reciprocal trade agreement
reciprocal trade agreement, international commercial treaty in which two or more nations grant equally advantageous trade concessions to each other. It usually refers to treaties dealing with tariffs. For example, one nation may grant another a special schedule of tariff concessions in return for equivalent advantages. Originally reciprocity agreements involved bilateral tariff reductions that were not to be extended to third countries. In the 18th cent., England relaxed its Navigation Acts in return for similar action by other nations. In the 19th cent. the German Zollverein was based on reciprocity, and the system of reciprocity fostered by Napoleon III worked strongly in favor of free trade. After the downfall of the French Second Empire (1870), many European countries began to follow a policy of high tariffs. In the United States reciprocity was advocated as part of the tariff policy after 1880. The use of the most-favored-nation clause after 1922 resulted in a widespread exchange of tariff concessions; it was followed by the Trade Agreements Act (1934). Since 1948 the general policy of the United States has been to negotiate reciprocal tariff concessions within the framework originally established by the General Agreement on Tariffs and Trade (GATT). The Trade Expansion Act (1962) provided for negotiations, under GATT auspices, to expand reciprocal trade agreements, especially with the European Economic Community, or Common Market (now part of the European Union). The act resulted in the Kennedy Round (1964–67) and the Tokyo Round (1974–79) of GATT talks, which produced reciprocal tariff reductions, mainly between the United States and W Europe, and new rules on customs and duties. GATT's Uruguay Round (1986–93) culminated in the creation (1995) of the World Trade Organization. Reciprocal agreements may also deal with such matters as rights of foreigners and consular relations.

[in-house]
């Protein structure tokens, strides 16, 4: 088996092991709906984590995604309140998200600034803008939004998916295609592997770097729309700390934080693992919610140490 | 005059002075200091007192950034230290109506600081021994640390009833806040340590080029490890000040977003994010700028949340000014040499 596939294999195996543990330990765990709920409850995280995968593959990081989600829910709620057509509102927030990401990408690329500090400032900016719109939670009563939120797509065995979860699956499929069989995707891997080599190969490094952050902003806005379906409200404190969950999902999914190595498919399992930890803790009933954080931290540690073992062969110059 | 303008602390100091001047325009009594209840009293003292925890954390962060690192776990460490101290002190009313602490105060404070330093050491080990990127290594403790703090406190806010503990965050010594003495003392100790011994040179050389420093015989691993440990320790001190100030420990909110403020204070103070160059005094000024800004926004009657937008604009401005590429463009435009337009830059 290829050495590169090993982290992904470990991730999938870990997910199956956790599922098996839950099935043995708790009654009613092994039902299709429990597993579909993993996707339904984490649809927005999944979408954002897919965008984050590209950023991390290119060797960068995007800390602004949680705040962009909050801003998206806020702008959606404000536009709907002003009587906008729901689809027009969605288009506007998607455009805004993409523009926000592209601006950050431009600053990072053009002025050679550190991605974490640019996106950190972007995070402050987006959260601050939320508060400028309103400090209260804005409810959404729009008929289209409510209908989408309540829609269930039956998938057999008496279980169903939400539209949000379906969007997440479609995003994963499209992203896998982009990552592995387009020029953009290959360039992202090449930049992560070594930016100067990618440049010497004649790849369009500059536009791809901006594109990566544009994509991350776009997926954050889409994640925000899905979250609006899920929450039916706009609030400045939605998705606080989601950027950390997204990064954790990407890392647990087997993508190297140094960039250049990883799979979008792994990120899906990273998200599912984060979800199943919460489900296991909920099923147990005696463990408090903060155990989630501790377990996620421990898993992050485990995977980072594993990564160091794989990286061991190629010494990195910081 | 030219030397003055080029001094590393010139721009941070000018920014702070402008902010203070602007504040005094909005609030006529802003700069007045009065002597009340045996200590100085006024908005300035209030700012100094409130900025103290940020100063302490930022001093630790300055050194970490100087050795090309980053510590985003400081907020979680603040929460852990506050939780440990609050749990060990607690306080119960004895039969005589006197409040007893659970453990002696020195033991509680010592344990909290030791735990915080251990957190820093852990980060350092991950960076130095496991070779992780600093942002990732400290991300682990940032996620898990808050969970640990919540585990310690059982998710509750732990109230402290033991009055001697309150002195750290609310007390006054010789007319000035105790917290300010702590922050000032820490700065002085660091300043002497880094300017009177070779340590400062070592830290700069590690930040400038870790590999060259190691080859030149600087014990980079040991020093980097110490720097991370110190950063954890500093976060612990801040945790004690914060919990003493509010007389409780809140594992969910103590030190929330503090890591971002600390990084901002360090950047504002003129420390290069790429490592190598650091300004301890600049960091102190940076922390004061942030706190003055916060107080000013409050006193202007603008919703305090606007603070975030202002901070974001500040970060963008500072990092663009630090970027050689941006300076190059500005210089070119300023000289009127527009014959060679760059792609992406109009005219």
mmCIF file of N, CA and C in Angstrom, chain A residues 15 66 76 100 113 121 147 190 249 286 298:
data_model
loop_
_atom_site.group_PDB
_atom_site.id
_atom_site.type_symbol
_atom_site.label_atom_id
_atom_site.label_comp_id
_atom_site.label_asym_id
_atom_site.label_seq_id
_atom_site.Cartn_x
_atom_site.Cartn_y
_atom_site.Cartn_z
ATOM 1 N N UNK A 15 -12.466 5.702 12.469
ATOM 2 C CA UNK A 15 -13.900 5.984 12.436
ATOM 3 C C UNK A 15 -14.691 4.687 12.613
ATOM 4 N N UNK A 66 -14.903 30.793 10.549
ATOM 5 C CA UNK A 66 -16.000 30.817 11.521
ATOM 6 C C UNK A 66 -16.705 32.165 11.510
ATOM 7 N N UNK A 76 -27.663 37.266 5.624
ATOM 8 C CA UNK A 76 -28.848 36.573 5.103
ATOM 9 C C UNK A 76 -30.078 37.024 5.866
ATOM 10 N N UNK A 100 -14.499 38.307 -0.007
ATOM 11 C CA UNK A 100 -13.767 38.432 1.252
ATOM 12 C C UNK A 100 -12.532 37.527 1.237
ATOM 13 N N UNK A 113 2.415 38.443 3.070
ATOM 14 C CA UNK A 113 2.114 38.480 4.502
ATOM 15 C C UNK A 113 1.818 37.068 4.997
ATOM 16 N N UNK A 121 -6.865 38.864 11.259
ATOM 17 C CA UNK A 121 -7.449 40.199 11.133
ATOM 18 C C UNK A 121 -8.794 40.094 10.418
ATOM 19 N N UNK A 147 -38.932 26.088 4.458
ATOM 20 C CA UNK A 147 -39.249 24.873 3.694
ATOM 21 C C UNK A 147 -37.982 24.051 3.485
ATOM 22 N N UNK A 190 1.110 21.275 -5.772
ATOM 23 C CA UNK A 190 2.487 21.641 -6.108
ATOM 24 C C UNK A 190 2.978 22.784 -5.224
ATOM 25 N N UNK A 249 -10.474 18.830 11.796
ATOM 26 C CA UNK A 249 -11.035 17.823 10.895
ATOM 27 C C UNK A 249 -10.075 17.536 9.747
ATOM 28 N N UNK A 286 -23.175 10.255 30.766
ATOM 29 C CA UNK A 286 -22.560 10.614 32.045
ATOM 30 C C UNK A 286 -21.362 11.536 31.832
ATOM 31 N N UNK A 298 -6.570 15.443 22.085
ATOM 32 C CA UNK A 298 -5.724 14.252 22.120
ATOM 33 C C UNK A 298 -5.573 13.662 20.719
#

"reciprocal trade agreement." The Columbia Encyclopedia, 6th ed.. . Encyclopedia.com. (August 17, 2017). http://www.encyclopedia.com/reference/encyclopedias-almanacs-transcripts-and-maps/reciprocal-trade-agreement
"reciprocal trade agreement." The Columbia Encyclopedia, 6th ed.. . Retrieved August 17, 2017 from Encyclopedia.com: http://www.encyclopedia.com/reference/encyclopedias-almanacs-transcripts-and-maps/reciprocal-trade-agreement
Encyclopedia.com gives you the ability to cite reference entries and articles according to common styles from the Modern Language Association (MLA), The Chicago Manual of Style, and the American Psychological Association (APA).
Within the “Cite this article” tool, pick a style to see how all available information looks when formatted according to that style. Then, copy and paste the text into your bibliography or works cited list.
Because each style has its own formatting nuances that evolve over time and not all information is available for every reference entry or article, Encyclopedia.com cannot guarantee each citation it generates. Therefore, it’s best to use Encyclopedia.com citations as a starting point before checking the style against your school or publication’s requirements and the most-recent information available at these sites:
Modern Language Association
The Chicago Manual of Style
American Psychological Association
- Most online reference entries and articles do not have page numbers. Therefore, that information is unavailable for most Encyclopedia.com content. However, the date of retrieval is often important. Refer to each style’s convention regarding the best way to format page numbers and retrieval dates.
- In addition to the MLA, Chicago, and APA styles, your school, university, publication, or institution may have its own requirements for citations. Therefore, be sure to refer to those guidelines when editing your bibliography or works cited list.